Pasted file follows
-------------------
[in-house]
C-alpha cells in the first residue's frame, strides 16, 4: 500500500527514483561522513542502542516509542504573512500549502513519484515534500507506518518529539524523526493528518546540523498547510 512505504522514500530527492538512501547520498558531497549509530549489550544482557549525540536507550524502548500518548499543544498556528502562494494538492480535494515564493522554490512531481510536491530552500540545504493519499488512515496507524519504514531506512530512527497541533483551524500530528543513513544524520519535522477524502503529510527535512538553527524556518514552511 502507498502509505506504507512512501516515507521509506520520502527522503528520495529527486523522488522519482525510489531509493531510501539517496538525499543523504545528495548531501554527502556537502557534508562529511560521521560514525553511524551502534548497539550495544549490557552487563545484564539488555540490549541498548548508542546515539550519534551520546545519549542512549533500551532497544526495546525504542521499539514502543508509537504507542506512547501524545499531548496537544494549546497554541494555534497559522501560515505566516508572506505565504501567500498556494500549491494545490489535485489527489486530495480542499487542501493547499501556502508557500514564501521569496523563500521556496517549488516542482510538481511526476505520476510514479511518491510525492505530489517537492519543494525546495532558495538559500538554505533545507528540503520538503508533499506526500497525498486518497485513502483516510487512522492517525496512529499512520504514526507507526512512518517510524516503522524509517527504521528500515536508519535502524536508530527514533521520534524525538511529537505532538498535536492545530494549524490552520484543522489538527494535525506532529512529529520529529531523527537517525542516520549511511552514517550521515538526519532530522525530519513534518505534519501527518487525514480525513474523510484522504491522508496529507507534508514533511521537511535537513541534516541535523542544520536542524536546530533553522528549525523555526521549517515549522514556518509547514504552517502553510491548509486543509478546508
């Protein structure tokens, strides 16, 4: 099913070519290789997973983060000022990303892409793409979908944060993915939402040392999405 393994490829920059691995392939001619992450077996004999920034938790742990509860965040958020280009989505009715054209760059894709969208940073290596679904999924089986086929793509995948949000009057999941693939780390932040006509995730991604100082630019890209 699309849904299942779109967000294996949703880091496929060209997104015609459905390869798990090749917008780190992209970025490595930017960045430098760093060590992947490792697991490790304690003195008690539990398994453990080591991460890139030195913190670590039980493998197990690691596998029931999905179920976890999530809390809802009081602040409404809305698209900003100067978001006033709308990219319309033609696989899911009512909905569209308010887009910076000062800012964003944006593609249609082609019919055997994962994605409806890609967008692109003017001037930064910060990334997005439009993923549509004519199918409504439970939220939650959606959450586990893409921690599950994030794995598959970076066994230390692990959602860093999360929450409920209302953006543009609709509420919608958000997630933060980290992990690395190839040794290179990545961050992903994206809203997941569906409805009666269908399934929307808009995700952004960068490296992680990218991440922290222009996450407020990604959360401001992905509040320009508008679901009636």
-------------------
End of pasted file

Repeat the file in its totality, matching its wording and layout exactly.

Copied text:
[in-house]
C-alpha cells in the first residue's frame, strides 16, 4: 500500500527514483561522513542502542516509542504573512500549502513519484515534500507506518518529539524523526493528518546540523498547510 512505504522514500530527492538512501547520498558531497549509530549489550544482557549525540536507550524502548500518548499543544498556528502562494494538492480535494515564493522554490512531481510536491530552500540545504493519499488512515496507524519504514531506512530512527497541533483551524500530528543513513544524520519535522477524502503529510527535512538553527524556518514552511 502507498502509505506504507512512501516515507521509506520520502527522503528520495529527486523522488522519482525510489531509493531510501539517496538525499543523504545528495548531501554527502556537502557534508562529511560521521560514525553511524551502534548497539550495544549490557552487563545484564539488555540490549541498548548508542546515539550519534551520546545519549542512549533500551532497544526495546525504542521499539514502543508509537504507542506512547501524545499531548496537544494549546497554541494555534497559522501560515505566516508572506505565504501567500498556494500549491494545490489535485489527489486530495480542499487542501493547499501556502508557500514564501521569496523563500521556496517549488516542482510538481511526476505520476510514479511518491510525492505530489517537492519543494525546495532558495538559500538554505533545507528540503520538503508533499506526500497525498486518497485513502483516510487512522492517525496512529499512520504514526507507526512512518517510524516503522524509517527504521528500515536508519535502524536508530527514533521520534524525538511529537505532538498535536492545530494549524490552520484543522489538527494535525506532529512529529520529529531523527537517525542516520549511511552514517550521515538526519532530522525530519513534518505534519501527518487525514480525513474523510484522504491522508496529507507534508514533511521537511535537513541534516541535523542544520536542524536546530533553522528549525523555526521549517515549522514556518509547514504552517502553510491548509486543509478546508
């Protein structure tokens, strides 16, 4: 099913070519290789997973983060000022990303892409793409979908944060993915939402040392999405 393994490829920059691995392939001619992450077996004999920034938790742990509860965040958020280009989505009715054209760059894709969208940073290596679904999924089986086929793509995948949000009057999941693939780390932040006509995730991604100082630019890209 699309849904299942779109967000294996949703880091496929060209997104015609459905390869798990090749917008780190992209970025490595930017960045430098760093060590992947490792697991490790304690003195008690539990398994453990080591991460890139030195913190670590039980493998197990690691596998029931999905179920976890999530809390809802009081602040409404809305698209900003100067978001006033709308990219319309033609696989899911009512909905569209308010887009910076000062800012964003944006593609249609082609019919055997994962994605409806890609967008692109003017001037930064910060990334997005439009993923549509004519199918409504439970939220939650959606959450586990893409921690599950994030794995598959970076066994230390692990959602860093999360929450409920209302953006543009609709509420919608958000997630933060980290992990690395190839040794290179990545961050992903994206809203997941569906409805009666269908399934929307808009995700952004960068490296992680990218991440922290222009996450407020990604959360401001992905509040320009508008679901009636």